In October 2012 we set out to find the site of Richard Taylor's 17th century farmhouse. We did find it and also found what appears to be a separate structure built some years later. We were also surprised to find a Native American cache pit probably used to store food like dried corn or nuts within a few feet of the north cellar wall of the 17th century house.
The archaeological investigation of the knoll at the farm resulted not only in the discovery of the Richard and Ruth Taylor Home site but also evidence of the Native American presence in the area. 18 prehistoric artifacts were recovered. One third of those artifacts were recovered from fill deposits in the cellar hole with another third recovered from what is believed to be an in situ deposit beneath the historic North Yard Scatter deposit. Most interesting was the discovery of a contact to Plantation period Native storage pit (right) that contained one piece of Native pottery, one flake-like bottle glass fragment, and several fragments of a cattle radius (below right).
It is believed that this site represents one of what could be several small and dispersed individual family planting sites (hamlets) located in the Cape Cod Bay portion of Yarmouth during the summer. Larger sites, inhabited during the winter, are believed to have been concentrated on the Bass River in South Yarmouth.
The small number of lithic artifacts found makes it difficult to verify this. The raw materials recovered are all locally derived quartz and rhyolite, probably originally coming from glacially deposited cobbles collected along the beach or creek. The debitage recovered indicates that the site was a logistical camp where resources were collected but which was not a base camp. Period sources indicate that planting sites were not necessarily occupied for an entire season but that people often moved between planting sites as each needed tending. This system would result in a desire to transport more bifaces that could be easily finished into tools as opposed to bulky cores from which flakes could be struck and used as expedient tools.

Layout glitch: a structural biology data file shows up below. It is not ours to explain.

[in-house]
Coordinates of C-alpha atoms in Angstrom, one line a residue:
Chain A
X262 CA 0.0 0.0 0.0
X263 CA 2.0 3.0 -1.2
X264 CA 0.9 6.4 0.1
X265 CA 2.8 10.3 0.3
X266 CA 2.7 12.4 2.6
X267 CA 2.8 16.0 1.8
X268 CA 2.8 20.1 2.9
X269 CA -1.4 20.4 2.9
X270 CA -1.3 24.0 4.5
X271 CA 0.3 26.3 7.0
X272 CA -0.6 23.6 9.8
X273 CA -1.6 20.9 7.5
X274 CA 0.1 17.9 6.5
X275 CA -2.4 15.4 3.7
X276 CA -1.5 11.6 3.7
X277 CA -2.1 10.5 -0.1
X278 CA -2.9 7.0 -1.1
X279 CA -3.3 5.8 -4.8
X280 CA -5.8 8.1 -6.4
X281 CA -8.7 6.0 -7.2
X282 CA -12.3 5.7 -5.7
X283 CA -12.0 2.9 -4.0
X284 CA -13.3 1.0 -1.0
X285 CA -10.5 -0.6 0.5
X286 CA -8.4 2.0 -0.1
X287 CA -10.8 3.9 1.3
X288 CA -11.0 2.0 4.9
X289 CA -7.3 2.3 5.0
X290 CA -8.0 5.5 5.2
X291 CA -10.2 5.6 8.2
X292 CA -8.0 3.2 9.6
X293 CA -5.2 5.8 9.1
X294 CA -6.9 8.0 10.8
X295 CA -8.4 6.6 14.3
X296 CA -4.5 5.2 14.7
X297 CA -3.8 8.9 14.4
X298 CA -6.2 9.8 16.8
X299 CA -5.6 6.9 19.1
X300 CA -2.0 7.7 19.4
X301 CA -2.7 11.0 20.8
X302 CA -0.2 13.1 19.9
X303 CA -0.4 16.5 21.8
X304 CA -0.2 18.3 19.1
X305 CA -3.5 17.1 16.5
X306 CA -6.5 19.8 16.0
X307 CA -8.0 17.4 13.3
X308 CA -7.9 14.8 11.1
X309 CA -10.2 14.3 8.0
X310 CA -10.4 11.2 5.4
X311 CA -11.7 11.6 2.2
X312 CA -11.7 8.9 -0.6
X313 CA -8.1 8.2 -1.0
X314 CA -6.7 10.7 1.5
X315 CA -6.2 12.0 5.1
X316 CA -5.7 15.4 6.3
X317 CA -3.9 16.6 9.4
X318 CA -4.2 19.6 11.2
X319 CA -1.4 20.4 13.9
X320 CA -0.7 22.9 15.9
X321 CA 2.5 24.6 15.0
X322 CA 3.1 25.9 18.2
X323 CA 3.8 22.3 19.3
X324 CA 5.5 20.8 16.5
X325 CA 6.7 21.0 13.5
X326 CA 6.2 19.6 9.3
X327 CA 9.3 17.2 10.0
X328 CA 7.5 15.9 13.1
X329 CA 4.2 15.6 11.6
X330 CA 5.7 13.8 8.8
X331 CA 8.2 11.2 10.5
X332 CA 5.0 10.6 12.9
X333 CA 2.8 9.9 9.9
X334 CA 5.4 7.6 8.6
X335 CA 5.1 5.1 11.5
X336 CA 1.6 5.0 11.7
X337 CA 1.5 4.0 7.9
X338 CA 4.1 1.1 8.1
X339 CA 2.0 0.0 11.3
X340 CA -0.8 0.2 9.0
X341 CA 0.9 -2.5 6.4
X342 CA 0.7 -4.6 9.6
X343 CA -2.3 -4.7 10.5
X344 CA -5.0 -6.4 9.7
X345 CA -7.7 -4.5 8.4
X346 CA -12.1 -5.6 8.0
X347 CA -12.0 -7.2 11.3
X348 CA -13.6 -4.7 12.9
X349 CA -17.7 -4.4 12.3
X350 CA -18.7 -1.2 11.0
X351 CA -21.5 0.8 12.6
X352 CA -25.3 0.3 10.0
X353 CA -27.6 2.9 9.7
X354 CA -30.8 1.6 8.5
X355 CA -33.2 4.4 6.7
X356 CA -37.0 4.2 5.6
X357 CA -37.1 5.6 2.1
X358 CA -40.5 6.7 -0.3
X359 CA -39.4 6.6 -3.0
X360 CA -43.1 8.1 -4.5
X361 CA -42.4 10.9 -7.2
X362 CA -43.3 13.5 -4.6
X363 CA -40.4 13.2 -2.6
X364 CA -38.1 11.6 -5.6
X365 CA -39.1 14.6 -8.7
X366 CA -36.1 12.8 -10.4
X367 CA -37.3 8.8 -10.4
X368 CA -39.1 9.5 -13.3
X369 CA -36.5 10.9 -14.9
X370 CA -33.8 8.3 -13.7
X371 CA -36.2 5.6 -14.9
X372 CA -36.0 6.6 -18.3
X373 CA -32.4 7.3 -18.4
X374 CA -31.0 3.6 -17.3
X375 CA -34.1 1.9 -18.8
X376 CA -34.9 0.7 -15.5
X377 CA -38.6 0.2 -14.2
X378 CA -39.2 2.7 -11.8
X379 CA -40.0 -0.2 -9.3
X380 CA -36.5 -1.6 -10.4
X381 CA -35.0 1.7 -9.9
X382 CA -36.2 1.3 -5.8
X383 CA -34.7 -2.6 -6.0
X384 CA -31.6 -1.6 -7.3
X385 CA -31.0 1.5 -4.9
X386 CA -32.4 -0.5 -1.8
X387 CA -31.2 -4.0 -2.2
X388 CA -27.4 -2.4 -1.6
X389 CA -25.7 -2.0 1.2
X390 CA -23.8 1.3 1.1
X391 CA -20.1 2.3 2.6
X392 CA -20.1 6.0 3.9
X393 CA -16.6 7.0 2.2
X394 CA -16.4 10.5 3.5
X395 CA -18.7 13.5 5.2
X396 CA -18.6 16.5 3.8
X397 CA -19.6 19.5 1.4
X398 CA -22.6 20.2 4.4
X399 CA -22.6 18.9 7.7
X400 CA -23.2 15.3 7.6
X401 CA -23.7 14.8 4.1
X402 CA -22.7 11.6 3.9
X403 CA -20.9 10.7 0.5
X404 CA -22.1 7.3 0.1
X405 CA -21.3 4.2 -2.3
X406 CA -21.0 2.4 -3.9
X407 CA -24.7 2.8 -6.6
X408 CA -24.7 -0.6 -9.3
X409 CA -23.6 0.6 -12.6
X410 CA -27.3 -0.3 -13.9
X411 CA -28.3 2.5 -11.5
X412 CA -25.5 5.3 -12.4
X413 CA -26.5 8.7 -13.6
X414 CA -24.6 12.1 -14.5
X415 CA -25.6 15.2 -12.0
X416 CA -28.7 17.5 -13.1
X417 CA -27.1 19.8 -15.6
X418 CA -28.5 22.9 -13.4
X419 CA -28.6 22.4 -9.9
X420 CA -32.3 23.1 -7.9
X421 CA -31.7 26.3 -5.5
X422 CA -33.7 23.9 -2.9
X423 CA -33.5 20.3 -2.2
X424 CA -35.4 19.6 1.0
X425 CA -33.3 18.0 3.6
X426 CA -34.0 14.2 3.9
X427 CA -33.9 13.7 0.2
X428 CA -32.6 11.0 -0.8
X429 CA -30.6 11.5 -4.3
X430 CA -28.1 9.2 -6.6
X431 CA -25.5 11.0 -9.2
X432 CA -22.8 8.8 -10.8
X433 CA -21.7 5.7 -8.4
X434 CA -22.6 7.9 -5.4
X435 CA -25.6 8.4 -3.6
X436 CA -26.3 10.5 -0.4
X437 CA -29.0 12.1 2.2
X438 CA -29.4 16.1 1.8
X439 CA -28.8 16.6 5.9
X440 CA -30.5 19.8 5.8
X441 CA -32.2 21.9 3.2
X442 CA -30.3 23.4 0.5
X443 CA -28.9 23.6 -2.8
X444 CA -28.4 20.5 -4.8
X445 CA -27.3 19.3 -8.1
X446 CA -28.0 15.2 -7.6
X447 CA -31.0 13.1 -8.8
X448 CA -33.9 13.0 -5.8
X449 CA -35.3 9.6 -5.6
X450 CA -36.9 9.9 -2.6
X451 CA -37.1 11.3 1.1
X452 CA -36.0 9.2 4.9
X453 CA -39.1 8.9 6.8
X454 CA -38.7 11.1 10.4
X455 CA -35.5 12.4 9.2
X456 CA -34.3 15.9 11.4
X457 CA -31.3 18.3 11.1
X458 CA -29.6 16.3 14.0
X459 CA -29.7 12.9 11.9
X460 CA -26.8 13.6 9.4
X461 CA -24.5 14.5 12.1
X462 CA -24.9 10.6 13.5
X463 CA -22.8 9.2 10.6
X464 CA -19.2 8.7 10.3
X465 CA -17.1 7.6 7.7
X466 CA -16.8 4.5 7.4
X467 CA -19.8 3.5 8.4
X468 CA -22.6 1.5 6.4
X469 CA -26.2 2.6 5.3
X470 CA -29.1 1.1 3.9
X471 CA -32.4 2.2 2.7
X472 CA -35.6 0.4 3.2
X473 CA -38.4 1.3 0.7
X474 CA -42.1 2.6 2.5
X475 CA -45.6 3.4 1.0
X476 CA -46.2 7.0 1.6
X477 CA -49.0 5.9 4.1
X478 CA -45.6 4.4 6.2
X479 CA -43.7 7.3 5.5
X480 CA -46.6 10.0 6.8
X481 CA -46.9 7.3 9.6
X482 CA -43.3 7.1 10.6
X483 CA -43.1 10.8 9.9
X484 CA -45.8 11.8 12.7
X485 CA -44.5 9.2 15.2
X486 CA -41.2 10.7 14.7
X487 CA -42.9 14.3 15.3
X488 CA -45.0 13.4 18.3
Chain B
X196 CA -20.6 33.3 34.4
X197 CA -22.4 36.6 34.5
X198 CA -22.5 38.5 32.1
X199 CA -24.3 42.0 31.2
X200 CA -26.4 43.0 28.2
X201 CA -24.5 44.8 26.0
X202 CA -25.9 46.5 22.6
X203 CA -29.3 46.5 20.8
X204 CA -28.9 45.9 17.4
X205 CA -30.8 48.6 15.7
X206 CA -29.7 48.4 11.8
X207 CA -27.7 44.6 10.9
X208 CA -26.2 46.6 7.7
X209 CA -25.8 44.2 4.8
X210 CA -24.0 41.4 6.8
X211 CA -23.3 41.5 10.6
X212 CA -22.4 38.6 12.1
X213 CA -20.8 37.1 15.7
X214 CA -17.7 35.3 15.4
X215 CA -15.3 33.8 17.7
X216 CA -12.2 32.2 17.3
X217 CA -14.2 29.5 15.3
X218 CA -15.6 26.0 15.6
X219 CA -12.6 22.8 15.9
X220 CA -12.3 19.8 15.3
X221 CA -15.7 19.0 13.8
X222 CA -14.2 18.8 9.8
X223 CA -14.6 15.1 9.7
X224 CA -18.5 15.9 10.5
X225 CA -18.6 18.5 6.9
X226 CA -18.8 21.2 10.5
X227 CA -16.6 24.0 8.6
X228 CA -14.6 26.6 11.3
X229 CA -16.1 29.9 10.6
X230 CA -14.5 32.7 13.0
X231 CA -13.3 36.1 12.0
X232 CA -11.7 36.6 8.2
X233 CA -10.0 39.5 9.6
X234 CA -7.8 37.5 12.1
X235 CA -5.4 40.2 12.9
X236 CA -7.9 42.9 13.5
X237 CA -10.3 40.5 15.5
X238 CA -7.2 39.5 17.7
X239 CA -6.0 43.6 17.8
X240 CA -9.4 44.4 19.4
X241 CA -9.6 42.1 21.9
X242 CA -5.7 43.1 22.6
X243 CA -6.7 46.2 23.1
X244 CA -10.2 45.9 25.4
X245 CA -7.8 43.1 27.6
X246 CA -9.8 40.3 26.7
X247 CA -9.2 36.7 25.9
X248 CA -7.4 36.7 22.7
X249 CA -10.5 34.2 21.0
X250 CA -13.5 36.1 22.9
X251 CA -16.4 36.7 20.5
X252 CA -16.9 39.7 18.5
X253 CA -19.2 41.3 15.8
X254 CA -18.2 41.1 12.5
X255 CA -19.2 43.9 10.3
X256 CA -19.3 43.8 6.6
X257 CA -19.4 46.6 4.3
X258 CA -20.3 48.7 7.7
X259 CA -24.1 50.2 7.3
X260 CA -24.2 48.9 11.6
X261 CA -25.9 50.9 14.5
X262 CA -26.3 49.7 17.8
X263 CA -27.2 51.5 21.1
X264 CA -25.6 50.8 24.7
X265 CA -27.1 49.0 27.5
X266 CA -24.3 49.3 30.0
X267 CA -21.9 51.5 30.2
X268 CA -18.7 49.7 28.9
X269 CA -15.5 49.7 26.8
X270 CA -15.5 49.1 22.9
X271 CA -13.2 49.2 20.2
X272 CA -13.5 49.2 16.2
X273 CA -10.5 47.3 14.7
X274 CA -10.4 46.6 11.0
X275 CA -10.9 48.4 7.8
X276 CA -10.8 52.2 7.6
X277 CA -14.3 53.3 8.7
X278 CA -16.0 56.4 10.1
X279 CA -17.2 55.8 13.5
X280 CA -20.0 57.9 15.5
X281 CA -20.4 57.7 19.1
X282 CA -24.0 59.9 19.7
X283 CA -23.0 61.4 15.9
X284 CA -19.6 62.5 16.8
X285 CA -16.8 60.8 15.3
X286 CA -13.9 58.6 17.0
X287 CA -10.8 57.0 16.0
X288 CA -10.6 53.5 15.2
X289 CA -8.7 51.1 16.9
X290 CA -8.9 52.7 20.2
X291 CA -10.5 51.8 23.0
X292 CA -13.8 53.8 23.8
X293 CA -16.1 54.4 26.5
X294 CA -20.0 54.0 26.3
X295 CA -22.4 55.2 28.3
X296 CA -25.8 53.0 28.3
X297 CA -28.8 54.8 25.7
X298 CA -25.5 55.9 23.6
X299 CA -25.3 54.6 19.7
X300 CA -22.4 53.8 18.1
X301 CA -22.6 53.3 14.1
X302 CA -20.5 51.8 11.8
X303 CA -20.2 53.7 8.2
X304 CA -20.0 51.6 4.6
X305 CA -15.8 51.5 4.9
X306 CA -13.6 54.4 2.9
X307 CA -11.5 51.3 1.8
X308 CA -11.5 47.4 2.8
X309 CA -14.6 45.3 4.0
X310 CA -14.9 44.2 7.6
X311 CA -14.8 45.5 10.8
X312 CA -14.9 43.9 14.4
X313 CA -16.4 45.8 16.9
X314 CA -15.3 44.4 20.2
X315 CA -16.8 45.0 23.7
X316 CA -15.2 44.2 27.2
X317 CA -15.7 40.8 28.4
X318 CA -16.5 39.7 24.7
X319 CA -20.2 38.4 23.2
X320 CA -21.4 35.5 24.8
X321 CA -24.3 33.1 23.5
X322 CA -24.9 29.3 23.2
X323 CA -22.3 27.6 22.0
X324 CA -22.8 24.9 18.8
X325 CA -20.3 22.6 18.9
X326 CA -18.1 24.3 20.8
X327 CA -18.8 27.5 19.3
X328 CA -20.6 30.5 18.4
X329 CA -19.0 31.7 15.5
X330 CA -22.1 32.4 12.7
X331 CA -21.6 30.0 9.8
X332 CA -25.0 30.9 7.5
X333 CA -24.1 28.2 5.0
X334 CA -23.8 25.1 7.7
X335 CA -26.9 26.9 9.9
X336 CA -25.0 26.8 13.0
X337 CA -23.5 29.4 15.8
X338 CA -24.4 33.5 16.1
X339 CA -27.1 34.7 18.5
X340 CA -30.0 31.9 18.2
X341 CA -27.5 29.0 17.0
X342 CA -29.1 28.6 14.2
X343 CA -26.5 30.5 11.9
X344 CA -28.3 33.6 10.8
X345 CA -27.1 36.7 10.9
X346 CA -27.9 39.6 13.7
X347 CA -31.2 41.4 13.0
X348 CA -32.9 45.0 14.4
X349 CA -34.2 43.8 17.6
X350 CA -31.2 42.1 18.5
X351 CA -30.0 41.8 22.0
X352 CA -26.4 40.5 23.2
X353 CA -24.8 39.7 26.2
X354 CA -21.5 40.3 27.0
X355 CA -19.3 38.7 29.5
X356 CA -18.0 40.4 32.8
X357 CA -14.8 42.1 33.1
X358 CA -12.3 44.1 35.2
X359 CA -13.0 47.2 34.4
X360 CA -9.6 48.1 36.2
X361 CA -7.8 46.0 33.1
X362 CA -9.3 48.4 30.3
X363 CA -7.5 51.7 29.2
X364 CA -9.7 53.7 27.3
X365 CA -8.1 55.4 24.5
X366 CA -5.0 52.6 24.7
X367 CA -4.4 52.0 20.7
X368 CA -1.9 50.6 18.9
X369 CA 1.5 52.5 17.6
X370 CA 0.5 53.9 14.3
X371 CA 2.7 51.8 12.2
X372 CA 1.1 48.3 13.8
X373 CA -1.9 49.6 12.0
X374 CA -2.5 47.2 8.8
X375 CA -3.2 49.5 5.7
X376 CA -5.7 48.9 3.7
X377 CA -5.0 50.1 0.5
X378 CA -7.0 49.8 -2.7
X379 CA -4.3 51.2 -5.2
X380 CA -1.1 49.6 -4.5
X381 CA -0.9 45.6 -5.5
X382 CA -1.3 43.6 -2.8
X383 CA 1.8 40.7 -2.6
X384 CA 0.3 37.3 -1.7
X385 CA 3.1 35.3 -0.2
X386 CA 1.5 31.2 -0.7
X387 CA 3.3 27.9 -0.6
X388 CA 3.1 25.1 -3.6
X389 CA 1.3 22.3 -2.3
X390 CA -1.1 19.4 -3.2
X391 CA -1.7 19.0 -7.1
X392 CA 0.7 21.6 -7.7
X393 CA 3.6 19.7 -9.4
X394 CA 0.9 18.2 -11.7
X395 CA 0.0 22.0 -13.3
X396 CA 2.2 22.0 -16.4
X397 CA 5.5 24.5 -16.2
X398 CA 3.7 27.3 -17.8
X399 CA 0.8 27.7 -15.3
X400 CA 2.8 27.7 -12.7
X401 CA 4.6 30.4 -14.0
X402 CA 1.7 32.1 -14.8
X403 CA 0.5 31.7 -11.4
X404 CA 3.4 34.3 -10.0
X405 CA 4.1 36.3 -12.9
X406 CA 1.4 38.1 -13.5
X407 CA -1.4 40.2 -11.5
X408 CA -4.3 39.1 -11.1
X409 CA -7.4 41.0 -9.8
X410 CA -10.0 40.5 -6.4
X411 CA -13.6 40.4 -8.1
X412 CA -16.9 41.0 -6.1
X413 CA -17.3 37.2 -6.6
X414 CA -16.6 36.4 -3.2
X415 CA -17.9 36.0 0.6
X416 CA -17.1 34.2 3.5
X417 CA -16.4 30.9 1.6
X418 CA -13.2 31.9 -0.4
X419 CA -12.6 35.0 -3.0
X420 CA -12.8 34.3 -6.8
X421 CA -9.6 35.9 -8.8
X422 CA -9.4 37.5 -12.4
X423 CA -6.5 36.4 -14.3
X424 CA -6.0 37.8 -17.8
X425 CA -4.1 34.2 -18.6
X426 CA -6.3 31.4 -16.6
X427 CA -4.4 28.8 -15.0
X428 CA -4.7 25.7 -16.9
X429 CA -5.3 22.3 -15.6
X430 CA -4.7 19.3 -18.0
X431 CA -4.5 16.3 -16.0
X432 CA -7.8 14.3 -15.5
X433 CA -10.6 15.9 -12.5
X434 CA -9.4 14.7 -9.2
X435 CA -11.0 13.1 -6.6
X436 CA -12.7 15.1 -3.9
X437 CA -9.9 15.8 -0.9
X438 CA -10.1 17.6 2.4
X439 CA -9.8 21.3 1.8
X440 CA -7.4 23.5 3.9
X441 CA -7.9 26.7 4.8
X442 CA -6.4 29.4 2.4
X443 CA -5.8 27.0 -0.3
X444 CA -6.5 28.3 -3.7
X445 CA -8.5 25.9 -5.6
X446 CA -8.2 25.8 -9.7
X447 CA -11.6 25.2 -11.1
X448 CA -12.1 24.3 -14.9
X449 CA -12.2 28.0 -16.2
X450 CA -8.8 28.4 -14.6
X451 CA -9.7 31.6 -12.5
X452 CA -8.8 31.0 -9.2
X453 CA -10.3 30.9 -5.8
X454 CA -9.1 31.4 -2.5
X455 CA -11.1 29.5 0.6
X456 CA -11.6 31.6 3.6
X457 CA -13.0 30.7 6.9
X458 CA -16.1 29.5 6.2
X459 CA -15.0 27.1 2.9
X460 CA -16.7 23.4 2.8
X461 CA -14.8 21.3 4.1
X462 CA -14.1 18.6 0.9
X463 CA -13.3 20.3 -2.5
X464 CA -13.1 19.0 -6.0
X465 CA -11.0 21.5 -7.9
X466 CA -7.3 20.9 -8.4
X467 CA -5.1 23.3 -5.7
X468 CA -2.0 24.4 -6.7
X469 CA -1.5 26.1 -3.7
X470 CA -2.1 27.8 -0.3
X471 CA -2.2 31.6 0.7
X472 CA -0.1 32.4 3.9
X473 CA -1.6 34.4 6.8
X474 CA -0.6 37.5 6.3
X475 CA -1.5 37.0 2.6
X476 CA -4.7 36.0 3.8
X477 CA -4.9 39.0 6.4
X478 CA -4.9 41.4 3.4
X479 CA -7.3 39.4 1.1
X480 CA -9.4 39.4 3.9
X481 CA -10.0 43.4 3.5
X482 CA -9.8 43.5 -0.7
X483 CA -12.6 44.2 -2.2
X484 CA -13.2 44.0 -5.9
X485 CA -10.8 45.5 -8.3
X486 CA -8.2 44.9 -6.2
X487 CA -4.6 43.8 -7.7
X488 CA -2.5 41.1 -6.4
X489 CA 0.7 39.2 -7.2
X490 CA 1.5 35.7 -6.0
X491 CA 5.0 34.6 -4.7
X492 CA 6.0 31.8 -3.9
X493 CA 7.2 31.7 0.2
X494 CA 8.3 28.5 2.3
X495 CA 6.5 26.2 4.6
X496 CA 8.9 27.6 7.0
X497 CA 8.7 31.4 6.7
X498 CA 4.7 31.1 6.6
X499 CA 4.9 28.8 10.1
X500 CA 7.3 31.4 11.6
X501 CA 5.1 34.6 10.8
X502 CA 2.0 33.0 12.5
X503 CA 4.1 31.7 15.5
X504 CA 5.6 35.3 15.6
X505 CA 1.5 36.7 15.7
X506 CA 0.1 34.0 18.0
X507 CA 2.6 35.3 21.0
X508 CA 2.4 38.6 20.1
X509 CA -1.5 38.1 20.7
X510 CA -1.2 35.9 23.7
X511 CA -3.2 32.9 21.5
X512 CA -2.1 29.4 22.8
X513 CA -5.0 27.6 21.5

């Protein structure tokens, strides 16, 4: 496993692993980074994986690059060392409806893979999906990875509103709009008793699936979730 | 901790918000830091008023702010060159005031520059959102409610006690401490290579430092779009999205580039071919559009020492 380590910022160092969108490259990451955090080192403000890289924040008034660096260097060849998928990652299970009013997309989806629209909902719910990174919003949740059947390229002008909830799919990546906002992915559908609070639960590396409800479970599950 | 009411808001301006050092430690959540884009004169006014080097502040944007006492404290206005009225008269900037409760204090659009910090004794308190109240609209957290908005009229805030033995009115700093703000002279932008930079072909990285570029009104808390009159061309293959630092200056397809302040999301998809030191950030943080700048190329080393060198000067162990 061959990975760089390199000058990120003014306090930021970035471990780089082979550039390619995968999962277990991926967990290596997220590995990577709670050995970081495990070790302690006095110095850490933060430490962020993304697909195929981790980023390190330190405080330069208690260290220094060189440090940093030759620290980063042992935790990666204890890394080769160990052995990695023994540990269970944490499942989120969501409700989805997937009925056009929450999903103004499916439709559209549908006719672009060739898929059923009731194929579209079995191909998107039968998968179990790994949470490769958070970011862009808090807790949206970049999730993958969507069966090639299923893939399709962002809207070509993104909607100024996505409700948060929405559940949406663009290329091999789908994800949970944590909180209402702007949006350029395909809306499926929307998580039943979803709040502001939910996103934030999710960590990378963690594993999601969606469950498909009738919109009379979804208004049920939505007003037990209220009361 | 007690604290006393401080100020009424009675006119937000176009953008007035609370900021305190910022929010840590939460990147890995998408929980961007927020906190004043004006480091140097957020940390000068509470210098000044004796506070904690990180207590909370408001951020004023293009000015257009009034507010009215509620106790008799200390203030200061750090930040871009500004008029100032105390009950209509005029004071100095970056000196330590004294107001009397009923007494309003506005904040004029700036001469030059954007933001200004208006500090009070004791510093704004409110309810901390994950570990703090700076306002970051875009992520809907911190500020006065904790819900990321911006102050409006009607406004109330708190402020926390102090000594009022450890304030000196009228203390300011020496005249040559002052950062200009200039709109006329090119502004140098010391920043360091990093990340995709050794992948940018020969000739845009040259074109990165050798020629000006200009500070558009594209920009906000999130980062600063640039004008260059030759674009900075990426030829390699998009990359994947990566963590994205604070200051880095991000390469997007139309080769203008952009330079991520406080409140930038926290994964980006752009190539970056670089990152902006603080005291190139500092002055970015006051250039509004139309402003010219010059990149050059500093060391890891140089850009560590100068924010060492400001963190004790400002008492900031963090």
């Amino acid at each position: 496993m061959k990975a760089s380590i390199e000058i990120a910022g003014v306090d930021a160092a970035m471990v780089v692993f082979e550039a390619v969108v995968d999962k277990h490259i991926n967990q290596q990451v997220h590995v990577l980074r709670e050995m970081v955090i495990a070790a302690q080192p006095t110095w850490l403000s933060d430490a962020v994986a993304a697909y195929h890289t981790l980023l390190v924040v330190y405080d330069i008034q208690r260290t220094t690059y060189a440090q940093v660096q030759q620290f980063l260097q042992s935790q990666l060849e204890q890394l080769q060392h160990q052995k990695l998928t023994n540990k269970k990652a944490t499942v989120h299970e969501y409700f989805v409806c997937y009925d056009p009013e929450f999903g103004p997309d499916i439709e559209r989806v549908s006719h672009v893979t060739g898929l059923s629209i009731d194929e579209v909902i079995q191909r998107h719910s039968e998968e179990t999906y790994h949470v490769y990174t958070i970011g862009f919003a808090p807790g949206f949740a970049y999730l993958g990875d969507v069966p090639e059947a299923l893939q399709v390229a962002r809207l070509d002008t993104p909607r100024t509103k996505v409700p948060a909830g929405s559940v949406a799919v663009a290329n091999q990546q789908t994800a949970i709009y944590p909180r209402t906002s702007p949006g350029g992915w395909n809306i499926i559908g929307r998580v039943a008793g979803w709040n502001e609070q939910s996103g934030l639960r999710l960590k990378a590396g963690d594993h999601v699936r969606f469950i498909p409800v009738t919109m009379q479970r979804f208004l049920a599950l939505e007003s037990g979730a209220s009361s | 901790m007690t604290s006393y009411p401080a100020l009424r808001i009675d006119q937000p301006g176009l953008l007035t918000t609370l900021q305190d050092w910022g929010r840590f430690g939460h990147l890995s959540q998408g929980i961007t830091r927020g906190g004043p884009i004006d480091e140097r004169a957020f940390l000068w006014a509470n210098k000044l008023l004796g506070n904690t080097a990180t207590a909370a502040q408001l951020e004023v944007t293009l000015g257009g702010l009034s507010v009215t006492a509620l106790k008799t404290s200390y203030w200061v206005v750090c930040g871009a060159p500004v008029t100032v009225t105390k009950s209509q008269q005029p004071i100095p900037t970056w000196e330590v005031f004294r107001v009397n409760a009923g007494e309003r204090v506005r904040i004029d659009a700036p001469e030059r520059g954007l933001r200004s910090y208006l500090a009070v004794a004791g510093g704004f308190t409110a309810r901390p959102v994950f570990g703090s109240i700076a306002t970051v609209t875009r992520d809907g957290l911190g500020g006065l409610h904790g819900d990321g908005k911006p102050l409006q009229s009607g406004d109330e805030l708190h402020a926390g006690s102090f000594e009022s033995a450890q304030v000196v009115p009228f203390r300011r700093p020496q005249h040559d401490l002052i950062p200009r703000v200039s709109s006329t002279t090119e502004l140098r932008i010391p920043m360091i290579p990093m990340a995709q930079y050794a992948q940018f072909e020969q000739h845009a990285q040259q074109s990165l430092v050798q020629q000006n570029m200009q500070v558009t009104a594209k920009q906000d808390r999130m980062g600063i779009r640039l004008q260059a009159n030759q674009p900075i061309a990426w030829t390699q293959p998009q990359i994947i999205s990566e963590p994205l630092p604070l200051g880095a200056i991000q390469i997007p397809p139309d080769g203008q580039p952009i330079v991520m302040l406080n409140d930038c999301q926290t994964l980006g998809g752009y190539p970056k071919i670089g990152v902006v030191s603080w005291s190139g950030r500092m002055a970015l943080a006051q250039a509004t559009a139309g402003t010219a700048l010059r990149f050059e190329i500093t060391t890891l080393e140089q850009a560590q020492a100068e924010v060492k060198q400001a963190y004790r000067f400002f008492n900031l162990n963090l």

That the only faunal remains recovered consist of the fragments of a cattle radius recovered from the bottom of the storage pit may indicate that the Native inhabitants either traded for beef from the colonial inhabitants of the town or that they were engaged in a limited amount of husbandry by the Plantation period. The placement of the cattle bone at the bottom of the storage pit may also be indicative of the passing of the land from Native use to colonial use when it was sold to Richard Taylor. No floral remains were recovered, but the presence of the storage pit at the site indicates that the inhabitants were horticulturalists that planted enough maize to have a significant supply for winter storage.
Site testing encountered a scattered deposit of fire-cracked rock, lithic reduction debris, one formal tool, and three expedient tools. The site appears to represent a short term Foraging Location occupied during the Late Archaic period. This site included two overlapping activity areas: a possible hearth and a concentration of lithic reduction debitage. The concentration of lithic reduction debitage was the result of someone either working the rhyolite in this area or of someone depositing their reduction refuse in this area in order to remove it from the living/ activity area around the hearth. The site appears to represent a single occupation special activity area, a resource procurement camp, associated with the Late Archaic and is associated with the Small Stemmed occupations in the town.
Several activities are represented at the site. The presence of the fire-cracked rock indicates that fire was used for cooking, warmth, and/or processing of collected resources. The lithic debitage and broken projectile points indicate that creation or replacement of projectile points used for hunting was carried out at the site. The expedient tools (right) consisted of a quartz Late Archaic Small Stemmed point tip and midsection at the top and on the bottom, from left to right, a rhyolite drill flake, a rhyolite utilized flake, a piece of debitage and another Late Archaic projectile point tip/midsection. The drill would be used to make holes in some substance and cutting or scraping of materials, possibly materials that were being collected. The site appears to represent a single-occupation Late Archaic special activity area, a resource procurement camp associated with the Small Stemmed occupations in the town.